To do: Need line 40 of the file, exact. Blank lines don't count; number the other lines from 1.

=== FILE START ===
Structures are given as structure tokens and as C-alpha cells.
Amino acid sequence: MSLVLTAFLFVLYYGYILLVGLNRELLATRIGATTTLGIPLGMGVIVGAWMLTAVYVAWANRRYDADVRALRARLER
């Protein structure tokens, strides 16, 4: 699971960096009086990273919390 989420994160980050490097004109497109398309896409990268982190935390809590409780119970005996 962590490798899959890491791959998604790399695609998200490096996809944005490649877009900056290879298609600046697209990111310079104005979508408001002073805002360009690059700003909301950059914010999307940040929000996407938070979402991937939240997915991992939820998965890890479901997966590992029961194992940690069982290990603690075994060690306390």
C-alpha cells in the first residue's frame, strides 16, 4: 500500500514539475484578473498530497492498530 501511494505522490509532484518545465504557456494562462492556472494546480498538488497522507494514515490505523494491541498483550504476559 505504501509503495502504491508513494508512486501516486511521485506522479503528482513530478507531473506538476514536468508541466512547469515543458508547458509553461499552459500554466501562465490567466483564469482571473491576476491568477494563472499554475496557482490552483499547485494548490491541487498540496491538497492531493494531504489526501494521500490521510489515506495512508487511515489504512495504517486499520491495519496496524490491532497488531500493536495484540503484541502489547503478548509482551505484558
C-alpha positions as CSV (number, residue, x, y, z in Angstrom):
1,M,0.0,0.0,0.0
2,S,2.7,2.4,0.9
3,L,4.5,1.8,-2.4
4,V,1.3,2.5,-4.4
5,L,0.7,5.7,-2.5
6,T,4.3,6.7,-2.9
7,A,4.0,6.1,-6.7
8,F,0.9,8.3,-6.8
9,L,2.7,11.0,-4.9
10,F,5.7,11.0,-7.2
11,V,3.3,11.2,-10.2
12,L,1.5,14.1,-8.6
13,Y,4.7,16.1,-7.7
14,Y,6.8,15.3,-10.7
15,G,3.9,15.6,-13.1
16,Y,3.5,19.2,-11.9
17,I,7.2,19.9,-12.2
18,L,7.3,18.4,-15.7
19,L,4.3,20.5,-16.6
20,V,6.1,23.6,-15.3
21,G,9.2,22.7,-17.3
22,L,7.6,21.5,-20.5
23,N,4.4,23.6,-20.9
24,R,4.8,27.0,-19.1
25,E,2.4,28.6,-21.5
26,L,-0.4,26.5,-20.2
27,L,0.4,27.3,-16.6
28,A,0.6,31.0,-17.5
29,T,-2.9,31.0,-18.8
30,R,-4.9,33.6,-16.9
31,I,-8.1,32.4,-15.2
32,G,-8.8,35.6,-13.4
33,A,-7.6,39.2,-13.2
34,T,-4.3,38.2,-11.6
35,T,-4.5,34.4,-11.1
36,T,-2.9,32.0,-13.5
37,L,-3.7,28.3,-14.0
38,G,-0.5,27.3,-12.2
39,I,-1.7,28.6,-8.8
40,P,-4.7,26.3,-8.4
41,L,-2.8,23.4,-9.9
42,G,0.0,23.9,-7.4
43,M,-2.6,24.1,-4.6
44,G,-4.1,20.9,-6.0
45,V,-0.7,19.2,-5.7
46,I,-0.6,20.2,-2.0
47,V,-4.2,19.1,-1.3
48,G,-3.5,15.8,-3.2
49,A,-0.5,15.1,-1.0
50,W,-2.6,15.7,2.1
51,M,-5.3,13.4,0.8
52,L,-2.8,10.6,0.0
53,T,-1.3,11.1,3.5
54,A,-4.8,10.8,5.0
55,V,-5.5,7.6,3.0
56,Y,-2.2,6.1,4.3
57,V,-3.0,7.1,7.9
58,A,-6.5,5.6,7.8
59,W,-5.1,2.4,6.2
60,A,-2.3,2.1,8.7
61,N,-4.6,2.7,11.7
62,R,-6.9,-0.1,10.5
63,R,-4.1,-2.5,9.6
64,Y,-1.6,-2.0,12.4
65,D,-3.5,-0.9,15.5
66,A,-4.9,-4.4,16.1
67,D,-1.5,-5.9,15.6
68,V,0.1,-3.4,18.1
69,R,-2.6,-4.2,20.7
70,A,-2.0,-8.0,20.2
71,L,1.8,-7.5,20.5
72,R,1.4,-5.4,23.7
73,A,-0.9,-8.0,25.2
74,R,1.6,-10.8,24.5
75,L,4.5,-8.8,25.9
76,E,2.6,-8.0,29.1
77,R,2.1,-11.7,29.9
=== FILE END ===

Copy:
35,T,-4.5,34.4,-11.1